on June 8, 2006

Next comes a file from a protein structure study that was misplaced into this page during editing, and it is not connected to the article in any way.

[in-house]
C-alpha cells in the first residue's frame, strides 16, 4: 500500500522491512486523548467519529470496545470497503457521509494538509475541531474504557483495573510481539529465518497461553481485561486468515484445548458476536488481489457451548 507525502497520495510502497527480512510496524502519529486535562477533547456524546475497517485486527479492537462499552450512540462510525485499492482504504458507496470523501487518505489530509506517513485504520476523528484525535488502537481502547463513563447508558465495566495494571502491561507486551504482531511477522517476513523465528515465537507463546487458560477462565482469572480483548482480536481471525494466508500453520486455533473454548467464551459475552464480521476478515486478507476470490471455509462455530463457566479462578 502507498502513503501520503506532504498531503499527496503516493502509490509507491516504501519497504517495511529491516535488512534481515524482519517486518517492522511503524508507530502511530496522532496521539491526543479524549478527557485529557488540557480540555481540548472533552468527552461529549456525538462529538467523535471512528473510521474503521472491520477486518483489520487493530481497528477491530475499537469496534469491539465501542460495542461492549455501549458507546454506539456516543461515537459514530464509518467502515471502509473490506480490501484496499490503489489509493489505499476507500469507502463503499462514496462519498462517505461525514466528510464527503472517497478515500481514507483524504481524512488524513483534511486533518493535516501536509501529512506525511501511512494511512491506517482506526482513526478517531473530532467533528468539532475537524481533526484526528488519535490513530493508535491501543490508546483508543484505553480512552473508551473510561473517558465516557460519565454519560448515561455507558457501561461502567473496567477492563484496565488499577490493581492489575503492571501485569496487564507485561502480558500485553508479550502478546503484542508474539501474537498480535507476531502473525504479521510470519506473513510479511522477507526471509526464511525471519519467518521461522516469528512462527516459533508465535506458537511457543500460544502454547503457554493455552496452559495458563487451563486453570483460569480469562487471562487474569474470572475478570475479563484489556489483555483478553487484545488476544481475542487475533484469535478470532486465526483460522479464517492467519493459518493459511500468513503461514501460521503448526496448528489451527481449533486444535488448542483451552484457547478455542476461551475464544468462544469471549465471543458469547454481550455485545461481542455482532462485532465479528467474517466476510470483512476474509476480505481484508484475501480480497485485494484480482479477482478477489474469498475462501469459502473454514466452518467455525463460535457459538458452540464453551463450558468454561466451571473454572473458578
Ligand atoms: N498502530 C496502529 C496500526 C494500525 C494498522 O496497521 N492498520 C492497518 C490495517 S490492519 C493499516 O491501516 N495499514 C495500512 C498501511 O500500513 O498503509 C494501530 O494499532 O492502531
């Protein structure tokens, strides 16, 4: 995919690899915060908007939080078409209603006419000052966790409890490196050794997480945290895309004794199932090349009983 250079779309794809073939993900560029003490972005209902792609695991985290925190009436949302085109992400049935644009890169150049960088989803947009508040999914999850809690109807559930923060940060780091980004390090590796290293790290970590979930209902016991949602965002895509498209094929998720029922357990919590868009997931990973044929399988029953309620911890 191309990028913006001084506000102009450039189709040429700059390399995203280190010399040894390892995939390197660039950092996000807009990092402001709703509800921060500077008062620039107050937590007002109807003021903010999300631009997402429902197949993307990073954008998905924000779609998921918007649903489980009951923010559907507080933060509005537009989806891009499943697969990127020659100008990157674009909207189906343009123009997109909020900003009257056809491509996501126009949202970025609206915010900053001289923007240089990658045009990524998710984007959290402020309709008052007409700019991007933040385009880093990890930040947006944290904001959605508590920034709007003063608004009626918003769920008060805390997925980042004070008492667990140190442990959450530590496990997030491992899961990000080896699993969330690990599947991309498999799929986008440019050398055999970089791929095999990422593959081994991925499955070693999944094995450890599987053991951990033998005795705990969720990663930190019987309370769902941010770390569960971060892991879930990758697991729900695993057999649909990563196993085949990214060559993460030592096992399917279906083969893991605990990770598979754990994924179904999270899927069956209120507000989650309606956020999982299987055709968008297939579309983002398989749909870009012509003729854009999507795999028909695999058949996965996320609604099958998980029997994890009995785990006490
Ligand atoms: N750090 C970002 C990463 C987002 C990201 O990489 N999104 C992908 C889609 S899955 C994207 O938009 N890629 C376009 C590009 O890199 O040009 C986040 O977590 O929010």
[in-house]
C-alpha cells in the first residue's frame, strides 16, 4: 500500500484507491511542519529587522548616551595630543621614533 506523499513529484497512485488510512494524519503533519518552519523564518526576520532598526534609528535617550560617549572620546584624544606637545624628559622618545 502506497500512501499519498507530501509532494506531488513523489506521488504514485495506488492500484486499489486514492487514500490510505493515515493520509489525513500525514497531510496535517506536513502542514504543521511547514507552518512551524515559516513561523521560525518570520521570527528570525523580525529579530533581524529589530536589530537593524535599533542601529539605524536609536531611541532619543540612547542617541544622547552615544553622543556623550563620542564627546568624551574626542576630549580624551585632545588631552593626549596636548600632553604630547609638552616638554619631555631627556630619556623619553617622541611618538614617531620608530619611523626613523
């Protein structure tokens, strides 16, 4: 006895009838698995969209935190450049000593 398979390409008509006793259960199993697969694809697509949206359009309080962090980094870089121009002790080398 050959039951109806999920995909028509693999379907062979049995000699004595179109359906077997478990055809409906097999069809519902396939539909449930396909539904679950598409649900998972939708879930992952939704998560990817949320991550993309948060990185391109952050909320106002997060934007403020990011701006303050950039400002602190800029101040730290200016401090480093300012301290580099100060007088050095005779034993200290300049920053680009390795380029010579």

Following an incredible week of in-your-face wildlife in the Galapagos Islands, my party of four adults extended our stay in Ecuador with a 3-night stay at the Napo Wildlife Center in the Amazon Basin of Ecuador. Would we be disappointed with less dramatic scenery and wildlife that was afraid of humans? Even before we arrived at the lodge, following a 35-minute flight from Quito over the Andes to Coca, a short ride to the Napo River, a 2-hour motorboat ride followed by a 1.5-hour ride in a paddled dugout canoe, the answer was an emphatic NO! We were met at the Quito airport by two guides from the Napo Wildlife Center. They saw to our tickets and luggage and gave us an orientation to our destination. Along the waterways en route to the lodge, we were introduced to the harsh realities of oil company-dependent life--a life that will end in 25 years and too the hopes for development of sustainable ecotourism. Once past the oil towns and into the dugout canoe, we turned our rapt attention to the wildlife. We were blown away by sightings of cream-colored woodpeckers, snail kites, various parrots, oropendula, and the totally unique hoatzin--a sort of punk pheasant, if you will. Monkeys jumped overhead, and as we drew near the lodge we heard giant otters. These wonders were but a hint of what was to come. Once at the lodge, 10 spacious, attractive, thatched roof cabanas around a dining pavilion overlooking Lake Anangu, we had time to settle in and get a cold beer at the bar before orientation and dinner. Each cabana is arranged like a mini-suite. There is a king-size bed and a single bed, separated by a partial wall--plus a bathroom with toilet, sink and shower and a deck with a comfy hammock. The beds have high-end mosquito netting that forms a box over the bed rather than just draping all over you. These and the ceiling fans and good ventilation made sleeping temperatures comfortable, even though it is warm and humid. Just walking from the cabana up to the dining pavilion was thrilling. Leaf cutter ants marched relentlessly with their green prizes held high, occasionally interrupted by a few more romantic ants bearing red flower petals. Birds and butterflies were abundant on the grounds as well. At the dining pavilion we met with our guides to set a schedule to suit our interests. Our first planned activity was an night paddle in the lake to look for...and find...the resident caiman. Then it was off to bed to await our 5am wake-up call, and so it went. Everyday, according to weather and wildlife activity, we would rise early, then position ourselves at some great observation site--the clay parrot licks or the 125-foot tower in the Kapok tree. Exploring by foot or canoe, we encountered diverse wildlife and were introduced to indigenous ingenuity, like bush medicine and jungle building techniques, to tent-making bats to Amazon Forest Dragons--WOW!
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